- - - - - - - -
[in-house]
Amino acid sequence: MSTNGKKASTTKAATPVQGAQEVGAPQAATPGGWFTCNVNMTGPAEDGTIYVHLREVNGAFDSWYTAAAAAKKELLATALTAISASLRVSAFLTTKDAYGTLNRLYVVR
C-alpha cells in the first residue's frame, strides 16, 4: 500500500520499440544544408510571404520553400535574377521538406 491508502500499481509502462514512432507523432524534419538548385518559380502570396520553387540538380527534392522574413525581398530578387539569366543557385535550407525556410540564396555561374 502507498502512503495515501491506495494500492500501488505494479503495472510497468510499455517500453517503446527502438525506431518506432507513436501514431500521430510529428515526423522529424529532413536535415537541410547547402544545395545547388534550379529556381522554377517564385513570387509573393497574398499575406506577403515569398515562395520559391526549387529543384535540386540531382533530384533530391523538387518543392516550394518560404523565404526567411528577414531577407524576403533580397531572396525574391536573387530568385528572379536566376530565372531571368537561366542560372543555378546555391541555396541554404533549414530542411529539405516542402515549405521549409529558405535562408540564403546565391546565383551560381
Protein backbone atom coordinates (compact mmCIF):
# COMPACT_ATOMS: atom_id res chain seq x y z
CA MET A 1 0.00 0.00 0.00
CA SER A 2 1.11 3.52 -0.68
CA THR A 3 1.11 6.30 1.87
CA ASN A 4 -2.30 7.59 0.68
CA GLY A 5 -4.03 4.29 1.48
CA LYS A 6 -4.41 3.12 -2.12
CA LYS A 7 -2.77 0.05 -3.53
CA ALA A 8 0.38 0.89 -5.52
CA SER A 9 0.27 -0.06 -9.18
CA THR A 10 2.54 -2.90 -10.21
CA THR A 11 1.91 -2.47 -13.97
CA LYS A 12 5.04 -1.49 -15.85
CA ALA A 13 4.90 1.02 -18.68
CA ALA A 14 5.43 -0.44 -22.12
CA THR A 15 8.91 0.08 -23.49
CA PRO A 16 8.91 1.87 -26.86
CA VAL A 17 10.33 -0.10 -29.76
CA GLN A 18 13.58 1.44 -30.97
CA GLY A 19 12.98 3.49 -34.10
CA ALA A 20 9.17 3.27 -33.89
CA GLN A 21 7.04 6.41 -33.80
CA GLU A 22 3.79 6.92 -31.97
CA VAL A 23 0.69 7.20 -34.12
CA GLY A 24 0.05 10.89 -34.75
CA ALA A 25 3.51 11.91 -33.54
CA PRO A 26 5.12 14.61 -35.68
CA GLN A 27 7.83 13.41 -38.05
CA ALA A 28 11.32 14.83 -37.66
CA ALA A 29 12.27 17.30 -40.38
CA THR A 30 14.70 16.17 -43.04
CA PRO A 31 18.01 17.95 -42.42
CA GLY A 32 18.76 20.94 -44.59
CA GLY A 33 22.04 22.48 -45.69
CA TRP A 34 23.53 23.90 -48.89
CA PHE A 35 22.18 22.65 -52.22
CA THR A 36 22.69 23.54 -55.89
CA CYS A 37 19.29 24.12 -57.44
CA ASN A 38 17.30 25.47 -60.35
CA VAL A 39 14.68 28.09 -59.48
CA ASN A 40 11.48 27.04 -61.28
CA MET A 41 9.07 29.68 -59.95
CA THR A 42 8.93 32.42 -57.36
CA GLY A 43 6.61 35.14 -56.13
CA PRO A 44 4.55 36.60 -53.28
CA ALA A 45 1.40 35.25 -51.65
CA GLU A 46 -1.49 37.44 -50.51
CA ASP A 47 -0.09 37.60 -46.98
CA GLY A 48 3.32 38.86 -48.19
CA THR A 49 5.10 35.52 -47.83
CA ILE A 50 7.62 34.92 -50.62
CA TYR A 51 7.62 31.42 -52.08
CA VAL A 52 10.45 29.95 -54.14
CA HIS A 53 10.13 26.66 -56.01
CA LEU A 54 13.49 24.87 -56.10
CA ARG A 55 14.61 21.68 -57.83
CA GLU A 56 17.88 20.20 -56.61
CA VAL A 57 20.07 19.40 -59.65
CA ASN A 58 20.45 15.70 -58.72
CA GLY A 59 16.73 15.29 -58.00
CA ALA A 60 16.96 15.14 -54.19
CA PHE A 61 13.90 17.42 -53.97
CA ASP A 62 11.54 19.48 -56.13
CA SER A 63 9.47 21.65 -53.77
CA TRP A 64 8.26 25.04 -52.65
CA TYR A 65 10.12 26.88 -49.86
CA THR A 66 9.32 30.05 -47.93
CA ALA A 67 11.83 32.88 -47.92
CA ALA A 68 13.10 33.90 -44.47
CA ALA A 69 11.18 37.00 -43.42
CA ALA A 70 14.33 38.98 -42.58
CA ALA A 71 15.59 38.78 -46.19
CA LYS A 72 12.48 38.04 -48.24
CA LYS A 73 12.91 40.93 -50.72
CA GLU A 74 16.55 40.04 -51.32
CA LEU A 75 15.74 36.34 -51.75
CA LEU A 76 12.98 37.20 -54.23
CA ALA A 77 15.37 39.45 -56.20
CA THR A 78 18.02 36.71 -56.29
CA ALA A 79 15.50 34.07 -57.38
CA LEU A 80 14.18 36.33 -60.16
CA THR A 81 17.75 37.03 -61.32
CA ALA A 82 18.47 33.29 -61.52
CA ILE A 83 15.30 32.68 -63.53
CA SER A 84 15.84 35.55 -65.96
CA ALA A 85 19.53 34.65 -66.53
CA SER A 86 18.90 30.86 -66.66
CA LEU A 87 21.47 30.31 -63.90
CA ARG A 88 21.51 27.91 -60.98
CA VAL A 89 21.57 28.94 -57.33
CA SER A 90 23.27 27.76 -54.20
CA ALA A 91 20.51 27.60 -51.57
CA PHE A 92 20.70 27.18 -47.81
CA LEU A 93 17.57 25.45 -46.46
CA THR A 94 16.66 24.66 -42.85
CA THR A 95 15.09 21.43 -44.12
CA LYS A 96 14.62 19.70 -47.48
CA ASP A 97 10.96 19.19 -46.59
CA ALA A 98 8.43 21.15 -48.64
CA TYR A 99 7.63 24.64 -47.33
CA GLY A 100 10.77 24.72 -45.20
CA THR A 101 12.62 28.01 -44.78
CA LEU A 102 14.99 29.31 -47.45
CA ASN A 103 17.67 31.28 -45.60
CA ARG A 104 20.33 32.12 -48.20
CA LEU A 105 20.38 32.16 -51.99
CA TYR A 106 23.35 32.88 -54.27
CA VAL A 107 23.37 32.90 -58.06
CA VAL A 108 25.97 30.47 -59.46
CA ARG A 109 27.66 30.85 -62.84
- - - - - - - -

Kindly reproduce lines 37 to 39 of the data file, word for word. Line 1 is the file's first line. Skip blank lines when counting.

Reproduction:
CA GLY A 32 18.76 20.94 -44.59
CA GLY A 33 22.04 22.48 -45.69
CA TRP A 34 23.53 23.90 -48.89